VANCOUVER -- The latest map of COVID-19 cases in B.C. is a lot more lightly coloured than previous iterations, indicating fewer hotspots with high levels of per-capita infections.

That said, the data shown on the B.C. Centre for Disease Control's weekly maps by local health area is always a week behind the daily updates provided by provincial health officer Dr. Bonnie Henry and Health Minister Adrian Dix.

At the province-wide level, B.C.'s active caseload has been trending upwards this week, after several weeks of decline, the last of which is captured in the BCCDC's latest map. 

The map shows cases recorded from Feb. 14 to 20, and it includes a dark red splotch on the North Coast, indicating regions that recorded more than 20 cases per 100,000 residents per day during the period.

Five local health areas in the Northern Health region were the only ones in the province to record this highest level of per-capita cases during the week shown on the map. They are: Prince Rupert, which recorded 51 total cases, Terrace (36), Haida Gwaii (26), Upper Skeena (seven) and Nisga'a (five).

Outside of those five areas, every other region of the province confirmed fewer than 20 new infections per 100,000 residents each day last week. Many regions - including most of the province outside the Lower Mainland - recorded zero or fewer than five cases per 100,000.

That latter category includes the Cariboo-Chilcotin and Fernie local health areas in Interior Health, both of which had "clusters" of COVID-19 infections at the start of the year. The health authority declared the Fernie cluster "contained" late last week and said the same of the Cariboo-Chilcotin cluster earlier this week.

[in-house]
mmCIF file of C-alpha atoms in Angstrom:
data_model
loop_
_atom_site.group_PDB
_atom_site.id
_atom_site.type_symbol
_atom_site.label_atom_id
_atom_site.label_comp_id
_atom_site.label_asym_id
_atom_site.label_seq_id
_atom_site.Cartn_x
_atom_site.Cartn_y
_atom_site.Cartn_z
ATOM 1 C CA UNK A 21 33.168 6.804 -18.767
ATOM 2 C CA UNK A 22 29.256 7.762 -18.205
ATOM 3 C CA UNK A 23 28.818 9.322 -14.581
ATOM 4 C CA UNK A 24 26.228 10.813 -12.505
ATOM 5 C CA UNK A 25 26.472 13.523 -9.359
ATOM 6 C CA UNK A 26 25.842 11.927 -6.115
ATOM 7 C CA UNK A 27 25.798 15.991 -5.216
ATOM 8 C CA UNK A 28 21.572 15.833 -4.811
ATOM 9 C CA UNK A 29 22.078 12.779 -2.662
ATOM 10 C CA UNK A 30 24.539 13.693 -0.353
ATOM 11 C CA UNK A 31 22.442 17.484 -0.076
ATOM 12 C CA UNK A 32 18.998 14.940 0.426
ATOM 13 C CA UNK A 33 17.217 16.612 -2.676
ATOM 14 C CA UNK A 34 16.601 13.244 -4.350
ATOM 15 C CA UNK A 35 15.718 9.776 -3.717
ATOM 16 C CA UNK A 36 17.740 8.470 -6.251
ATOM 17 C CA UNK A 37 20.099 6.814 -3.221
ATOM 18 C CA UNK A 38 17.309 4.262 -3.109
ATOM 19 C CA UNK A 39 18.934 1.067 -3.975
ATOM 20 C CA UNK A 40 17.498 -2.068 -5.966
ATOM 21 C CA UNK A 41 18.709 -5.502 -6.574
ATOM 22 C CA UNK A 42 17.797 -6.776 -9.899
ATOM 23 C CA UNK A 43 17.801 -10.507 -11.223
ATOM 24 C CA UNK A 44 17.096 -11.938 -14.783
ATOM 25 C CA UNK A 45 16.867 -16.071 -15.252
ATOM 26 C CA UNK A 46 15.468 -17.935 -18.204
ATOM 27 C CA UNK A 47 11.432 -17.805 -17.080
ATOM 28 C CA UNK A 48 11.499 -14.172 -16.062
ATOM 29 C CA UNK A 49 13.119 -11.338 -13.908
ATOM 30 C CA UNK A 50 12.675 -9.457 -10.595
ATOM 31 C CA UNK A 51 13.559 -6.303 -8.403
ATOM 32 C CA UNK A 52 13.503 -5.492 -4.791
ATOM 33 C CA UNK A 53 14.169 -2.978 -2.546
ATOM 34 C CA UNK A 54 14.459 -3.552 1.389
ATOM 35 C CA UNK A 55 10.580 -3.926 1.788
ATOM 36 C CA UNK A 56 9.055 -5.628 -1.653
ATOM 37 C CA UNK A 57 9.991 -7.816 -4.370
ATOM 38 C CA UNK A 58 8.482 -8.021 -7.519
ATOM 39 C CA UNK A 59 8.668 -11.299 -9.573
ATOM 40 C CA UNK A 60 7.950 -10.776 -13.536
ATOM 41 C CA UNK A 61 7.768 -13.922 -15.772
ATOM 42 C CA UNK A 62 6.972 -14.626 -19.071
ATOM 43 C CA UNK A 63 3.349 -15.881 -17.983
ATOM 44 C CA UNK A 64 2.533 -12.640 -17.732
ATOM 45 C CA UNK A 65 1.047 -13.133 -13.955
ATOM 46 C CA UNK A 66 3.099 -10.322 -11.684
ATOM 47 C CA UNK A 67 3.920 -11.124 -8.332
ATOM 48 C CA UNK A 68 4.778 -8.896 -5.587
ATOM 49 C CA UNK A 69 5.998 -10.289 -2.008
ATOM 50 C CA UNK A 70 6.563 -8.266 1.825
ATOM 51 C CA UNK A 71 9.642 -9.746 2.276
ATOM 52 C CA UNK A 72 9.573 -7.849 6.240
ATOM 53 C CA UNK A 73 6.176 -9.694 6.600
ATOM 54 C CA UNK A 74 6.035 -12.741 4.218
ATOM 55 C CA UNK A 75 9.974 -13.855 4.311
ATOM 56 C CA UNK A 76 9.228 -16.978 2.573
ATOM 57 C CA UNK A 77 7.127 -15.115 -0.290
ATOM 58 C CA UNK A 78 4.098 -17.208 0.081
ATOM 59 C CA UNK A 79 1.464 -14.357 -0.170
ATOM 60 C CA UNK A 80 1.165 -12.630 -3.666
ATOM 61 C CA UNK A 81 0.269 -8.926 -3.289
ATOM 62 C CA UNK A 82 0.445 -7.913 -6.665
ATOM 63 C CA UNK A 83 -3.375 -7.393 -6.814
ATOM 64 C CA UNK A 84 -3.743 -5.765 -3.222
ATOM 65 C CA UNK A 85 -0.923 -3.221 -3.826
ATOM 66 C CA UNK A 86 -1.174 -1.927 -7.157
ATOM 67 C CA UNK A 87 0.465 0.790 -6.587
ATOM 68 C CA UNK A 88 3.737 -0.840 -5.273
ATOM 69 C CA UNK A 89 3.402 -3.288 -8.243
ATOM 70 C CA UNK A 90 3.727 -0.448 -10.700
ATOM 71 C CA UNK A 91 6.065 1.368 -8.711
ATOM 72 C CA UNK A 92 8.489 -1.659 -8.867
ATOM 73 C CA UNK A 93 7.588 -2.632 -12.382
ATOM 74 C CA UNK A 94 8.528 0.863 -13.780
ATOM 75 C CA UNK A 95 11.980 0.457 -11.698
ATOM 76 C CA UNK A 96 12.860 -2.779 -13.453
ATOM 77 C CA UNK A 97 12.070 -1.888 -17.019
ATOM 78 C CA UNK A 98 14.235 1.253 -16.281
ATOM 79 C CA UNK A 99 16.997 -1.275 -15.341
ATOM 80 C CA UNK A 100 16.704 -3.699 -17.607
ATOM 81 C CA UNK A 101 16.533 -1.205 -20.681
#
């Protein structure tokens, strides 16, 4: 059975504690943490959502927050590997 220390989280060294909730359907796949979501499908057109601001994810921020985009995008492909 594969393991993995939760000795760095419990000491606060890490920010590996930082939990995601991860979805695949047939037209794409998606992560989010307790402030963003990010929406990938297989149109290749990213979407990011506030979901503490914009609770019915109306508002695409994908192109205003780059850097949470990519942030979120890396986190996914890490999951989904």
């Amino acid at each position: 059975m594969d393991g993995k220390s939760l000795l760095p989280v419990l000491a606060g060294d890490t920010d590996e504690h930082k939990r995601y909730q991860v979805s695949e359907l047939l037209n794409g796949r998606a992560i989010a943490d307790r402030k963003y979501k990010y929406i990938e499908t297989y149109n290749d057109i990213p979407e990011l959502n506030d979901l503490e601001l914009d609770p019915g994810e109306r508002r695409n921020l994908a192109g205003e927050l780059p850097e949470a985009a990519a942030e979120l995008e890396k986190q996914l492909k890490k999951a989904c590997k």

Even the Howe Sound local health area, which includes Whistler, continued trending in the right direction on the latest map. The region recorded 48 cases during the week that ended on Feb. 20, the equivalent of between 15 and 20 cases per 100,000 residents per day.

That's a decrease from the previous week, when Howe Sound saw 72 new cases and was over the 20-per-100,000 threshold.

According to an update from Vancouver Coastal Health on Thursday, officials have seen "a further reduction in COVID-19 transmission" in Whistler itself.

There have been a total of 702 cases in the resort municipality since Jan. 1, the health authority said, adding that 671 people who have tested positive in Whistler since that date have now recovered.

"The reported cases continue to be among young adults who reside in Whistler, with COVID-19 transmission occurring predominantly in household settings," Vancouver Coastal Health said.

In Metro Vancouver, the local health area that includes most of the City of Surrey is once again the region with the largest number of total cases. During the week shown on the map, the region recorded 579 new cases, equivalent to between 15 and 20 infections per 100,000 residents each day.

Two other local health areas in Metro Vancouver had more than 200 total cases in the last week. Those are the Tri-Cities and Burnaby local health areas, which recorded 272 and 243 new cases, respectively.

The City of Vancouver, which is divided into six different local health areas, recorded a total of 546 new cases of COVID-19 during the week that ended Feb. 20, according to the map.

The full-size map can be viewed on the BCCDC website